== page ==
Graduation day. I was finally being booted out of the school I had never wanted to go to anyway. That morning I had put on my favorite skirt and my usual sweater. The day wasn't special if you were Unaccepted. Mostly it just meant another nice long lecture from my teacher. But today I would enjoy it. I would relish in the defeat that monstrous school suffered.
Ever since I had got back in Camp not another one of us had left. All three of us "backward unproductive" ones who had "never seen the glory of the United." A few new kids were coming up through the ranks, and even fewer of them would make it all the way out, but we had.
I always wondered why they still sent such a huge bus through camp to pick up three kids. Probably to remind us how big the Outside was and how tiny we were. They'd moved the concrete walls every chance they got, too. Patience was wearing thin in the United, but of course, we could hardly expect any from the atheists.
I don't know why we even went to the classroom that day. My teacher didn't teach us anything we hadn't heard before. All day he went on about this and that about the United, and what glorious lives we would have if we just signed the file today and went out and got jobs with the great education we had received at the expense of the benevolent...
I didn't really care about the rest. I just tried not to look at him. His voice almost sounded funny if you didn't pay attention to what he was saying.
Then there was the graduation ceremony. The three of us stood there with the goofy hats on and they moved the tassel over. They didn't do this in any of the Outside graduations anymore. They just did it here to help us remember how old-fashioned we were. In case we could forget.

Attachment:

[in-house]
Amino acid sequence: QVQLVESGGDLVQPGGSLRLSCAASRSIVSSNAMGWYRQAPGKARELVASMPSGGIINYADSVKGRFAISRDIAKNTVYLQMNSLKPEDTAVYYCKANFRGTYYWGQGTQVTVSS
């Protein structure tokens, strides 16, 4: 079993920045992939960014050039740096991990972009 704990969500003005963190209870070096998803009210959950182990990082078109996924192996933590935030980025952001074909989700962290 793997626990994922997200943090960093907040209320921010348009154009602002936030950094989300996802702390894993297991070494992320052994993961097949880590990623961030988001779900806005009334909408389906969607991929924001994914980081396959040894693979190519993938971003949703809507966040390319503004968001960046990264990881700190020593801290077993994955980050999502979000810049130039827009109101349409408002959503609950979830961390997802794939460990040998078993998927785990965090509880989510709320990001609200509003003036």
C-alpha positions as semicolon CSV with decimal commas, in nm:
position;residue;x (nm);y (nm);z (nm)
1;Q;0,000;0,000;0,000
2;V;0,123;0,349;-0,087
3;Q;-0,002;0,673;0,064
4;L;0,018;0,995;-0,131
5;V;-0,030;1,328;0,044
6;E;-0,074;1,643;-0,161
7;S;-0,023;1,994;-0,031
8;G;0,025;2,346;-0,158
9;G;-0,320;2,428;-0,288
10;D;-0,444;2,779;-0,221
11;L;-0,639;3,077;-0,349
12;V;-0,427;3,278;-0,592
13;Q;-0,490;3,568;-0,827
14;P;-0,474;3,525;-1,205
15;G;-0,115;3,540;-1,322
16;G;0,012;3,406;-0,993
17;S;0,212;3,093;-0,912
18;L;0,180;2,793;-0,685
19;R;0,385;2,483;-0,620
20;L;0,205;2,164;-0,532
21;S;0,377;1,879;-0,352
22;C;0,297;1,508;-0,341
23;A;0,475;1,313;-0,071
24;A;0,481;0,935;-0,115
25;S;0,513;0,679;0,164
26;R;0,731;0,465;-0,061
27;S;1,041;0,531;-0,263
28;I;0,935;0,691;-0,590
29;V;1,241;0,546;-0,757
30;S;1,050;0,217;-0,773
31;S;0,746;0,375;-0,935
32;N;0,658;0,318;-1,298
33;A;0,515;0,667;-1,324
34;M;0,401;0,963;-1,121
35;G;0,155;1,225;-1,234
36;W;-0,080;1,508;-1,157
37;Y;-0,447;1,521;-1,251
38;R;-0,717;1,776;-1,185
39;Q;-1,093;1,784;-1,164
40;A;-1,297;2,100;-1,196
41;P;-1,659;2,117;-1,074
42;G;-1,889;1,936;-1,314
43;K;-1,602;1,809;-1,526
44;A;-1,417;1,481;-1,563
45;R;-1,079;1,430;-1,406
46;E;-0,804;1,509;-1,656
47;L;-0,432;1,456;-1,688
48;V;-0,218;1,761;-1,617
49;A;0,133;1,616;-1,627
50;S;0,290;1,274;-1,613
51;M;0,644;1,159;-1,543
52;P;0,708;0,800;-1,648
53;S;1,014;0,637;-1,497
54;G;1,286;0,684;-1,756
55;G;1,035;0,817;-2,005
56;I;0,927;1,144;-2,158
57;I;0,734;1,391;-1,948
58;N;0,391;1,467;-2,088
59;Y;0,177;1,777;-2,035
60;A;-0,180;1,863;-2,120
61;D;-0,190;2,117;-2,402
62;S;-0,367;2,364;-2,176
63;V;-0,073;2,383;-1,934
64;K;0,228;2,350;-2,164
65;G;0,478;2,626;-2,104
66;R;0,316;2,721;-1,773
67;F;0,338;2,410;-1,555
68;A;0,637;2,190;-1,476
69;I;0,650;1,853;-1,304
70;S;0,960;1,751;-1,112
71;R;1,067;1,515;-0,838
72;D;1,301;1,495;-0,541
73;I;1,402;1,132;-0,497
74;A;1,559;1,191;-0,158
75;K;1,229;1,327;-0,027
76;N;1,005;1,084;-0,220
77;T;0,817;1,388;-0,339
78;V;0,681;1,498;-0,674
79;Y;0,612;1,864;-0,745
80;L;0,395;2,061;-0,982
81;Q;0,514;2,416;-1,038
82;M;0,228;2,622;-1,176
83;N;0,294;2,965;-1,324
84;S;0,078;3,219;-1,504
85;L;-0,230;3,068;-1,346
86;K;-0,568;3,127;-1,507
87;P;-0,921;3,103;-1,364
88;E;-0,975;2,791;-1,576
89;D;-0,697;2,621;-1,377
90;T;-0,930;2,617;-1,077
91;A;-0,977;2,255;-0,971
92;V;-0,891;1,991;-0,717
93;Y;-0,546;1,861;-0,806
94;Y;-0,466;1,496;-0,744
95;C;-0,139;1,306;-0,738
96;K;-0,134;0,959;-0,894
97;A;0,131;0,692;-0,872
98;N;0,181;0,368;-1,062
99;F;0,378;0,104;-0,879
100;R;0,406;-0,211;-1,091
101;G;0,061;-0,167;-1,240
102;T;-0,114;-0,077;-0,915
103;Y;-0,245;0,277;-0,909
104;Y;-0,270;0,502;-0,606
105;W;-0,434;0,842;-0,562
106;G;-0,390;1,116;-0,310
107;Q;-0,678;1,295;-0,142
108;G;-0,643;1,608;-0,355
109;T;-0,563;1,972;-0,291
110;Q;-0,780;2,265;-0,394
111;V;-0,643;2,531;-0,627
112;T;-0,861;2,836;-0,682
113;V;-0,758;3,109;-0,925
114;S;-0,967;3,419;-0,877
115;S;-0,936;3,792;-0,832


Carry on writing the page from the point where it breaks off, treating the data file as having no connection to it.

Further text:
The bus took us home for the last time. No more to do with that synagogue of Satan. They usually gave kids a few months before after graduation before they were assigned a job somewhere in the outside, though of course they were always forced to live in the Camp.
I was glad for that. I liked Street 17, in its own way. Everybody I knew lived here.
On the way home I took out my ancient reader, which groaned any time it was turned on. My dinosaur of a machine was grumpy every day. There hadn't been any new arrivals of late, so I hadn't been making copies for a long time. I didn't mind that, since it meant less snooping from the new commander. He was a lot more in to his job than the last one. I would have preferred to be making lots of new copies for lots of new inmates. But that wasn't how things were to be.
After about six seconds the welcome screen of my archaic laptop device was gone. The United had stopped giving new ones to the Unaccepted. Apparently their economy wasn't so strong that they could support us forever.
There had even been rumors of a grim final solution for the "religion problem." We hadn't died out fast enough for the United.